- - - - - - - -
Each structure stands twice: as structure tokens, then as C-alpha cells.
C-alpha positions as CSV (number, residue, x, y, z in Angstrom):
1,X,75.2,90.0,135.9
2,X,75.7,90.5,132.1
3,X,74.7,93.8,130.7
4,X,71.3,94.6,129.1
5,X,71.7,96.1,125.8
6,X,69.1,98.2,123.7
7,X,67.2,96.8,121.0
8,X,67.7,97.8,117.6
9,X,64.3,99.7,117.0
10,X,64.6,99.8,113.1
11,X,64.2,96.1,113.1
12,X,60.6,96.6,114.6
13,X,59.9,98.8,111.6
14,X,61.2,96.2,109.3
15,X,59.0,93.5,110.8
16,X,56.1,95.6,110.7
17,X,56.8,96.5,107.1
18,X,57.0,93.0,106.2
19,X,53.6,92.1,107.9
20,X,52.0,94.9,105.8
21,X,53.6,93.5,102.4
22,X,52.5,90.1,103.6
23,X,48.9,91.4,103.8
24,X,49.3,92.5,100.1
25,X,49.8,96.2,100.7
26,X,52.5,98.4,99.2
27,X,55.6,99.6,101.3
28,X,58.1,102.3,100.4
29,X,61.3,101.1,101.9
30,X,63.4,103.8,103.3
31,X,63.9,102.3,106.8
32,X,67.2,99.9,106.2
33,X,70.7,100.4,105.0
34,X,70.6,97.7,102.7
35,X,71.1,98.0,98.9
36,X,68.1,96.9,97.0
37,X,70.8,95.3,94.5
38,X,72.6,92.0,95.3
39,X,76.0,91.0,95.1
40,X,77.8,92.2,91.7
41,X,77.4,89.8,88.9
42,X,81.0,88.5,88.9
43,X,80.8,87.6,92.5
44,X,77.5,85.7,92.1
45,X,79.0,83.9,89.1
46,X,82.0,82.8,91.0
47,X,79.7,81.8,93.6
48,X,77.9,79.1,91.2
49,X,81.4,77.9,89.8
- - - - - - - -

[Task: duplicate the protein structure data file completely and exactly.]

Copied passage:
Each structure stands twice: as structure tokens, then as C-alpha cells.
C-alpha positions as CSV (number, residue, x, y, z in Angstrom):
1,X,75.2,90.0,135.9
2,X,75.7,90.5,132.1
3,X,74.7,93.8,130.7
4,X,71.3,94.6,129.1
5,X,71.7,96.1,125.8
6,X,69.1,98.2,123.7
7,X,67.2,96.8,121.0
8,X,67.7,97.8,117.6
9,X,64.3,99.7,117.0
10,X,64.6,99.8,113.1
11,X,64.2,96.1,113.1
12,X,60.6,96.6,114.6
13,X,59.9,98.8,111.6
14,X,61.2,96.2,109.3
15,X,59.0,93.5,110.8
16,X,56.1,95.6,110.7
17,X,56.8,96.5,107.1
18,X,57.0,93.0,106.2
19,X,53.6,92.1,107.9
20,X,52.0,94.9,105.8
21,X,53.6,93.5,102.4
22,X,52.5,90.1,103.6
23,X,48.9,91.4,103.8
24,X,49.3,92.5,100.1
25,X,49.8,96.2,100.7
26,X,52.5,98.4,99.2
27,X,55.6,99.6,101.3
28,X,58.1,102.3,100.4
29,X,61.3,101.1,101.9
30,X,63.4,103.8,103.3
31,X,63.9,102.3,106.8
32,X,67.2,99.9,106.2
33,X,70.7,100.4,105.0
34,X,70.6,97.7,102.7
35,X,71.1,98.0,98.9
36,X,68.1,96.9,97.0
37,X,70.8,95.3,94.5
38,X,72.6,92.0,95.3
39,X,76.0,91.0,95.1
40,X,77.8,92.2,91.7
41,X,77.4,89.8,88.9
42,X,81.0,88.5,88.9
43,X,80.8,87.6,92.5
44,X,77.5,85.7,92.1
45,X,79.0,83.9,89.1
46,X,82.0,82.8,91.0
47,X,79.7,81.8,93.6
48,X,77.9,79.1,91.2
49,X,81.4,77.9,89.8